It was interesting to listen to Pierre-Emmanuel describe how he worked with a potter to produce these pieces, adapting the design as he learnt more about the material and the techniques required … much like his approach to understanding how watching and learning from the methods of the glass blower meant he modified the design of his Wine Carafe.
Alain Gilles is an older and slightly more established designer although design is actually his second career as he changed to industrial design after studying Political Science and Marketing Management and after five years in banking.
At northmodern he exhibited three pieces … Grove, a group of low round tables, The Pure, a football table, and his leather and steel sofa called X-Ray. Visually, the three pieces are different in style but linked because they are all very much about how the user reacts with the piece.
The set of tables in different heights and with different finishes on the top are about how they are set in relation to each other. The football table is tactile and very much an adult play thing rather than a child’s toy. Brushed steel handles on the rods, the figures of the players, like steel skittles but with a look of spacemen, and the integral score boards set into each end are carefully refined.
It was the sofa that was really intriguing. It’s a good few steps away from traditional upholstery and seems to approach the design problems from an engineering perspective … what might be produced by an engineer if commissioned to design a sofa.
The elements have been stripped back with a simple, exposed metal frame, a wooden top rail across the back, like a handrail on a staircase, to support the back cushions but swept round at each end to form arm rests and simple straight-sided leather cushions for the seat and back with smaller cushions at each end. Its success as a design is in the way it disguises just how much care has gone into the design of each of these parts so, for instance, the side cushions are upholstered around metal armatures that dropped down into slots in the base cushions so the leather had to be perfectly cut and sewn around these slots - an expensive and clever but hidden detail.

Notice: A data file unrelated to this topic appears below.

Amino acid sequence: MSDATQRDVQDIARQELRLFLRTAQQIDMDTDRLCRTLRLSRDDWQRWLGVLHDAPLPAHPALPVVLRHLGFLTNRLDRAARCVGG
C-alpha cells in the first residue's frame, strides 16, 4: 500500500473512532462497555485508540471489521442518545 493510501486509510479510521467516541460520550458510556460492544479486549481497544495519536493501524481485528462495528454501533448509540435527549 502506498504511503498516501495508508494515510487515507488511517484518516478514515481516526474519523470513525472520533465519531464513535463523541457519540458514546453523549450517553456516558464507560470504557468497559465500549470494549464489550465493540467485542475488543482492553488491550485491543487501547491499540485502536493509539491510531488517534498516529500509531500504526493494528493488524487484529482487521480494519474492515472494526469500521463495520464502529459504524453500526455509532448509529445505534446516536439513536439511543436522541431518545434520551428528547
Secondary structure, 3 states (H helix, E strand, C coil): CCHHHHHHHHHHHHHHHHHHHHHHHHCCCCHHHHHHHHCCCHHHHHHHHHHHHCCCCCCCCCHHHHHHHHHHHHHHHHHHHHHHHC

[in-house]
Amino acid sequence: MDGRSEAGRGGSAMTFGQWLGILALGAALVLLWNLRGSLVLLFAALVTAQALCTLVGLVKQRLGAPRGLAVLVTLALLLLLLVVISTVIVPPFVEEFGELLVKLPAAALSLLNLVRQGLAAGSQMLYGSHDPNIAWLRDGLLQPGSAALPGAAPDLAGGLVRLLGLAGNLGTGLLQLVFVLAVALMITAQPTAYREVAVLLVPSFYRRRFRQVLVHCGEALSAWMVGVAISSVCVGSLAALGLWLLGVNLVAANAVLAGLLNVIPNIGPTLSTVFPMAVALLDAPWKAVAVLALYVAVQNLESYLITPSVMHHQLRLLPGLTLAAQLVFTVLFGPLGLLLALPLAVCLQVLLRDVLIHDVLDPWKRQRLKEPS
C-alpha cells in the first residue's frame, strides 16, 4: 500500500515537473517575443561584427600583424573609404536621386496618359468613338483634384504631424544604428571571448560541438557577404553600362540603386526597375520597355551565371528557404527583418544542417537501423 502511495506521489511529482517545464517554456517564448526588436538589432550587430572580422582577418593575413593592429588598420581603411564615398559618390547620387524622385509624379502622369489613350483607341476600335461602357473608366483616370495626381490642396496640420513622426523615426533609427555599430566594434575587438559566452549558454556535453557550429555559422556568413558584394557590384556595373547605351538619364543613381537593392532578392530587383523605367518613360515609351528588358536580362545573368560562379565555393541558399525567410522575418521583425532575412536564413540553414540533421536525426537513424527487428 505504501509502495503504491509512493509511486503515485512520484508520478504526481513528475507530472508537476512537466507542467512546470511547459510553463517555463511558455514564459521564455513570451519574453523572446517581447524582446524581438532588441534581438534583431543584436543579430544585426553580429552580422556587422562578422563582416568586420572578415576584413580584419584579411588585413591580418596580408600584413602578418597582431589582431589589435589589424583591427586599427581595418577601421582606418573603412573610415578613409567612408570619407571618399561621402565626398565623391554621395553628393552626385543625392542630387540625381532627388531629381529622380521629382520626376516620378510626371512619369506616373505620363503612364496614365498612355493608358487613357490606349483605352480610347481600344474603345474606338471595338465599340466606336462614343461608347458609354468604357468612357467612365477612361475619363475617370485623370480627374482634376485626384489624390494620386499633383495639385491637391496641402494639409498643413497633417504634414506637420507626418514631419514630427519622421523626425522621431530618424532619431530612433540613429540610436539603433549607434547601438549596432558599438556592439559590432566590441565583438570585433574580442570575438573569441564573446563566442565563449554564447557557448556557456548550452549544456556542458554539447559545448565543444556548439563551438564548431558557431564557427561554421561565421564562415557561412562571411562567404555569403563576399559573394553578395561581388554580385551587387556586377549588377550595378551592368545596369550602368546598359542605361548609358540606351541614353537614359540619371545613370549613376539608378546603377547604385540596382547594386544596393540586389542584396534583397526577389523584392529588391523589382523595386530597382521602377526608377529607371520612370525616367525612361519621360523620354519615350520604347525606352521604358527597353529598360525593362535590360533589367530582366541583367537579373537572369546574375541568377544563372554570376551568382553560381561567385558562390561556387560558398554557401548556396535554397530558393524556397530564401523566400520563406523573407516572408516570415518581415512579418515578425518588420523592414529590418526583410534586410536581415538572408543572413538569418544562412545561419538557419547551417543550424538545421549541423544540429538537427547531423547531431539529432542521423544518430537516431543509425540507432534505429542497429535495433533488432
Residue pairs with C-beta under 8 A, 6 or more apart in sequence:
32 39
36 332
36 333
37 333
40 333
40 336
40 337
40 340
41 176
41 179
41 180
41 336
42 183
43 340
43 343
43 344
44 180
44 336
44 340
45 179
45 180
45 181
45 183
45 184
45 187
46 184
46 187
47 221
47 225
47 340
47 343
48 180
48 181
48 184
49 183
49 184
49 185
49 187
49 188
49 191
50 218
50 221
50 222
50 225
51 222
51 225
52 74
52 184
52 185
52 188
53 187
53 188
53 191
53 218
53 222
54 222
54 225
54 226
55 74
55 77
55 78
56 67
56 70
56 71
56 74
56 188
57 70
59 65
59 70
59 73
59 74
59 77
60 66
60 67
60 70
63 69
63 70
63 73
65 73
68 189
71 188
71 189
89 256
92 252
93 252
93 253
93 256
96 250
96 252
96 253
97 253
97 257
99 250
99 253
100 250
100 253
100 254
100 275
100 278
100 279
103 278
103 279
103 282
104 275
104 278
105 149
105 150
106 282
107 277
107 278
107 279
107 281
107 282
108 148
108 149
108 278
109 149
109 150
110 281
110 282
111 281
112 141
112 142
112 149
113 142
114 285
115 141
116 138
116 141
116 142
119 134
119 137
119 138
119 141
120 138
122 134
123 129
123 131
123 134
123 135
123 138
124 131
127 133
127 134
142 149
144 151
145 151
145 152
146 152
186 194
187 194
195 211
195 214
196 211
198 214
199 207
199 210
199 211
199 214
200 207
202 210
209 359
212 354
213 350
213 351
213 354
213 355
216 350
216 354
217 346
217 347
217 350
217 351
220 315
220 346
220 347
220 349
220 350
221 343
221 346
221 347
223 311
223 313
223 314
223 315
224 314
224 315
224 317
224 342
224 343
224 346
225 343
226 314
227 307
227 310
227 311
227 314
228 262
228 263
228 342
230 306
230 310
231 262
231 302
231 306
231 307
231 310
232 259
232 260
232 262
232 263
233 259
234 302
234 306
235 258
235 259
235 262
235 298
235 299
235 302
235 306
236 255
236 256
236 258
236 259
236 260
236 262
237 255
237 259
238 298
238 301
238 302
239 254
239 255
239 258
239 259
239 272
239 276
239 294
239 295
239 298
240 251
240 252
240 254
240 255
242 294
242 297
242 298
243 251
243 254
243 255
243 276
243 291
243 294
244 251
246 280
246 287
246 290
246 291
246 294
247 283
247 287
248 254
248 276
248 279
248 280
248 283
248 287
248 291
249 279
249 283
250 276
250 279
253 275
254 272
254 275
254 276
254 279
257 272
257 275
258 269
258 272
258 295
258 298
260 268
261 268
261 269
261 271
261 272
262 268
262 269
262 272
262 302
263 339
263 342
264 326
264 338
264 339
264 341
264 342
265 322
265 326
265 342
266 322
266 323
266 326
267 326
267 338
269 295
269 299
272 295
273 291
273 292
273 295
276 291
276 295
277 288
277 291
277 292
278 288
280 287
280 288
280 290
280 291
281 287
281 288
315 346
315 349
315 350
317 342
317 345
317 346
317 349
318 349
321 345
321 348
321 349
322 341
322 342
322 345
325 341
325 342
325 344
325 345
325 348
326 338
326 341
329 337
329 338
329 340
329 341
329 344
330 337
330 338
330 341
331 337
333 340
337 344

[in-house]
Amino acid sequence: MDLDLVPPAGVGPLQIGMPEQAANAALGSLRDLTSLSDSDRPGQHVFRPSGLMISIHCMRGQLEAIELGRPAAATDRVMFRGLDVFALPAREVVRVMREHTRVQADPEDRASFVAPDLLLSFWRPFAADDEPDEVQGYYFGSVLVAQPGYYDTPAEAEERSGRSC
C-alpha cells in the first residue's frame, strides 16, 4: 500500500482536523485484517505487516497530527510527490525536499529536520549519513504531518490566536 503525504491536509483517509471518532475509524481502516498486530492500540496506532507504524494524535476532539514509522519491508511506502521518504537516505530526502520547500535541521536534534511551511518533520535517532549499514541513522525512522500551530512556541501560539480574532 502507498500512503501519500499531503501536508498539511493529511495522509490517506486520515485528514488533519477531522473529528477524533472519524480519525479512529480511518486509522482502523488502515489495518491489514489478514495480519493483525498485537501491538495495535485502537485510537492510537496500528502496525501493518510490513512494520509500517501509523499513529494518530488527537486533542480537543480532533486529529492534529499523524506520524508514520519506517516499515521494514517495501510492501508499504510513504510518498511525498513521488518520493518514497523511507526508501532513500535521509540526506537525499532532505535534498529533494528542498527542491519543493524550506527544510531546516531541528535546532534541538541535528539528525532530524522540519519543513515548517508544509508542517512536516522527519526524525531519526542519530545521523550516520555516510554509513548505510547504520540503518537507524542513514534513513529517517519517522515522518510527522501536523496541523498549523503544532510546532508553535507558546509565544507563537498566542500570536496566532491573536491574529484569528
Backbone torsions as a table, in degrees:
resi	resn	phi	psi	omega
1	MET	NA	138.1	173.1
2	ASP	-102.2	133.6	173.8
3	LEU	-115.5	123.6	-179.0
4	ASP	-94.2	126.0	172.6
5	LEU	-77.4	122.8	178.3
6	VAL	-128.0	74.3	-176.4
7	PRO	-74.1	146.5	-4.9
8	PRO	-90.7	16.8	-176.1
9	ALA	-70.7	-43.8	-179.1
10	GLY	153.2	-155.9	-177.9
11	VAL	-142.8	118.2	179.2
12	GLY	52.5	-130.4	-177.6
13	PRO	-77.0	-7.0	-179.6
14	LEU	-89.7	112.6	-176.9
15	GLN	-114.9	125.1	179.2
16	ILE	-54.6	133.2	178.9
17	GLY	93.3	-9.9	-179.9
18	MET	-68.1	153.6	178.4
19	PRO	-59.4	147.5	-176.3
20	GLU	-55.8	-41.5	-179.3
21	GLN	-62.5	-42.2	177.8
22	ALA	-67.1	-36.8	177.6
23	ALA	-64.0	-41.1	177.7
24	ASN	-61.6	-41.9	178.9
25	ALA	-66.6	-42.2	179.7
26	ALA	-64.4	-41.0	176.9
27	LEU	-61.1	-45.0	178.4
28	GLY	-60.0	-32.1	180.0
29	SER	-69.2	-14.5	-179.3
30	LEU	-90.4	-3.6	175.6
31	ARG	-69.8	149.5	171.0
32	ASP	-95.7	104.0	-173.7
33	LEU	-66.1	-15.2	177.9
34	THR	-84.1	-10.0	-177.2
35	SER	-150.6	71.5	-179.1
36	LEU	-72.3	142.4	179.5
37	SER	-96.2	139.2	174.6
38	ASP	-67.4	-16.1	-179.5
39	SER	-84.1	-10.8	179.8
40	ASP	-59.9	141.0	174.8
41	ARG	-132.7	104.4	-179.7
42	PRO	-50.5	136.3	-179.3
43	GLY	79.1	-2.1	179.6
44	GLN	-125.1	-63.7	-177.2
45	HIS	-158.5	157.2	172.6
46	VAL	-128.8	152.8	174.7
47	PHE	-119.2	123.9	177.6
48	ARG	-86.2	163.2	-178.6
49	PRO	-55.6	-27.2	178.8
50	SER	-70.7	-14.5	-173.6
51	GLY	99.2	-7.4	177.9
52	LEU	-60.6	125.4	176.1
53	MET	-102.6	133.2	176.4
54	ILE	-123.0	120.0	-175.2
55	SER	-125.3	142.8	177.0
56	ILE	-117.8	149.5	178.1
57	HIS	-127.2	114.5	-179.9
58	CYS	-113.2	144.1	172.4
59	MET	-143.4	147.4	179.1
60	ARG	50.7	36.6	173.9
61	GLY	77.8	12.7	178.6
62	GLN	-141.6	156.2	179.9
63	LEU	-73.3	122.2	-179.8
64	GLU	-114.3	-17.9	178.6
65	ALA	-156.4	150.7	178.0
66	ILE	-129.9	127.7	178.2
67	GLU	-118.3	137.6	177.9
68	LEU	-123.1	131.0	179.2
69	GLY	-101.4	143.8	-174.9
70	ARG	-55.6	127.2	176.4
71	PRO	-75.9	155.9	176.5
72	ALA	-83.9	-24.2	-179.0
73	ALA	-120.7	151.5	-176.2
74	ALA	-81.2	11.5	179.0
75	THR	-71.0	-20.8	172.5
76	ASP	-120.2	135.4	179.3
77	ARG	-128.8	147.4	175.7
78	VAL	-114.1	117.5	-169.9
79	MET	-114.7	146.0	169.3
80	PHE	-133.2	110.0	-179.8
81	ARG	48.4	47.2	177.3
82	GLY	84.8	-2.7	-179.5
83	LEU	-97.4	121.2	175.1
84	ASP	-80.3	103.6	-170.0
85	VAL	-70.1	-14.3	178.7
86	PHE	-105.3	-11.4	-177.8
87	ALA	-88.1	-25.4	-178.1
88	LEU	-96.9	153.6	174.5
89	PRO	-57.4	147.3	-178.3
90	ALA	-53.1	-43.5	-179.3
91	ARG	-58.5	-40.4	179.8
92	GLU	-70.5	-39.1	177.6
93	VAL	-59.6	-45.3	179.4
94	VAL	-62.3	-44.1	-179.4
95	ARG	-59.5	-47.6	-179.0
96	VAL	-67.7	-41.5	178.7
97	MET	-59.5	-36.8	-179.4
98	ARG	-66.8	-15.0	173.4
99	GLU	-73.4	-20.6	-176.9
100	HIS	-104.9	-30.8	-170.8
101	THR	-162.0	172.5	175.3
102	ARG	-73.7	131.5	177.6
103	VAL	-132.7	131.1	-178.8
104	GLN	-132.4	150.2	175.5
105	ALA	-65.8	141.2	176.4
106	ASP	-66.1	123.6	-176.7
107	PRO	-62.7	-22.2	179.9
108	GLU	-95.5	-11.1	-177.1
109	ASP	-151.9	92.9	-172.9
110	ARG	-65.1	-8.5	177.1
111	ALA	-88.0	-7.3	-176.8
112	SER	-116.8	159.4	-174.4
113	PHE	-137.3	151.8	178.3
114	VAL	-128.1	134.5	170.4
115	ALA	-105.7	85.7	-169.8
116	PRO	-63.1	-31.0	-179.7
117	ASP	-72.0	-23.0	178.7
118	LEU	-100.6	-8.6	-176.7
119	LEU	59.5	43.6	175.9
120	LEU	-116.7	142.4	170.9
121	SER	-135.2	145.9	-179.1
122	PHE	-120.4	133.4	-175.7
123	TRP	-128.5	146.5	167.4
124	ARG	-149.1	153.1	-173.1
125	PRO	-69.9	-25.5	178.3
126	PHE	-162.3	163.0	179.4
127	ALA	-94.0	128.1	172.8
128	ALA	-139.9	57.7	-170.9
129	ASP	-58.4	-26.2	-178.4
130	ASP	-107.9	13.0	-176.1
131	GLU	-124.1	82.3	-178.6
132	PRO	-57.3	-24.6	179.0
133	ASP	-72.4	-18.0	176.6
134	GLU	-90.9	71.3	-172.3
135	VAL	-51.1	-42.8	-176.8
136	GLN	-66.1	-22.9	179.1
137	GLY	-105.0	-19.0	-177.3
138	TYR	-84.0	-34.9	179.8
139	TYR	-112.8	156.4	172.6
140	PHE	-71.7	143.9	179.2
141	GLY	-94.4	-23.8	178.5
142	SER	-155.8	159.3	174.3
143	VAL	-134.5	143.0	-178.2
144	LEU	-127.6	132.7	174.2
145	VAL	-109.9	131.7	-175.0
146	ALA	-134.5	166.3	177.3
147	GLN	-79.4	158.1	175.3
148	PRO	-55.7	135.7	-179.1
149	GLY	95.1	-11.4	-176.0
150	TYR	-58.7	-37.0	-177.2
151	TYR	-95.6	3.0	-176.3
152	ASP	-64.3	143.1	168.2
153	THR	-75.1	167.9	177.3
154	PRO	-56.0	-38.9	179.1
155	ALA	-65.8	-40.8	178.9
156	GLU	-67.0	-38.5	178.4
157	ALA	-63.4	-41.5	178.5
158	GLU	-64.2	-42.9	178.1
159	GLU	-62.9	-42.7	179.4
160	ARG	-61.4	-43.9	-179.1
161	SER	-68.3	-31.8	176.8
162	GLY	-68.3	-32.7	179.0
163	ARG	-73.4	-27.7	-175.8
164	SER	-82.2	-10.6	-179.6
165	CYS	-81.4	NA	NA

Alain tried to convince me that the sofa is really comfortable by sliding down into the sort of slumped recline that most men adopt on most sofas to watch TV. But my problem with low upholstered chairs is that because I’m tall then seating designed for average-height people - particularly low upholstered seating like armchairs and sofas - makes my neck and back ache very quickly so I pushed the base of my spine right back into the seat and sat bolt upright. Alain presumably thought I was just being an uptight Englishman but actually I was testing the comfort and found that the carefully constructed and firm upholstery and the angles determined by the frame of the back and the frame under the seat cushions provide really comfortable support. Some designers and manufacturers seem to think that soft equals comfortable whereas in fact comfort comes from well-designed support … in the case of the back and neck, supporting the lower back well is actually what allows the upper body and neck to relax.
The sofa illustrates well another aspect of good design because, as so often, the Devil is in the detail and it’s a matter of knowing where a very carefully thought-out detail contributes to the whole - so here the rounded end of the legs rather than having them cut sharply square - repeats the termination of the wood back rail - and pulling the ends of the lower frame outwards to sit under the curve of the back rail creates the sense of the framework of a box containing the cushions.
Red and dark blue used for the metal reinforce this idea of an outer box scaffold by consciously or sub-consciously picking up the way the artist Mondrian broke down and simplified his images to a strong frame and simple blocks.